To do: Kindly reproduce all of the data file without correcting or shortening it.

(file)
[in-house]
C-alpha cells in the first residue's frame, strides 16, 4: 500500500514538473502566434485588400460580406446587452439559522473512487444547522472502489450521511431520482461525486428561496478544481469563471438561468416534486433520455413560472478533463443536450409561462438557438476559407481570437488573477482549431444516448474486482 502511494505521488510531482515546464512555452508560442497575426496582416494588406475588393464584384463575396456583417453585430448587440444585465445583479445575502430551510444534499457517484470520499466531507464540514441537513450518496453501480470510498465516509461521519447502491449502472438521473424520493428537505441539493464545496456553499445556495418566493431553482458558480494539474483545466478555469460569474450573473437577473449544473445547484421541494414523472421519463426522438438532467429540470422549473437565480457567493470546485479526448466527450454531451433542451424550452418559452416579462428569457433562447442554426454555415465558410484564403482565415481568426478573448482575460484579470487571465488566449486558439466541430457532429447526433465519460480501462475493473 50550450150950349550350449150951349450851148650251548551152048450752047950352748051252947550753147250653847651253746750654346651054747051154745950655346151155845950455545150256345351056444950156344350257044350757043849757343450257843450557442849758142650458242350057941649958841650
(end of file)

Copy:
[in-house]
C-alpha cells in the first residue's frame, strides 16, 4: 500500500514538473502566434485588400460580406446587452439559522473512487444547522472502489450521511431520482461525486428561496478544481469563471438561468416534486433520455413560472478533463443536450409561462438557438476559407481570437488573477482549431444516448474486482 502511494505521488510531482515546464512555452508560442497575426496582416494588406475588393464584384463575396456583417453585430448587440444585465445583479445575502430551510444534499457517484470520499466531507464540514441537513450518496453501480470510498465516509461521519447502491449502472438521473424520493428537505441539493464545496456553499445556495418566493431553482458558480494539474483545466478555469460569474450573473437577473449544473445547484421541494414523472421519463426522438438532467429540470422549473437565480457567493470546485479526448466527450454531451433542451424550452418559452416579462428569457433562447442554426454555415465558410484564403482565415481568426478573448482575460484579470487571465488566449486558439466541430457532429447526433465519460480501462475493473 50550450150950349550350449150951349450851148650251548551152048450752047950352748051252947550753147250653847651253746750654346651054747051154745950655346151155845950455545150256345351056444950156344350257044350757043849757343450257843450557442849758142650458242350057941649958841650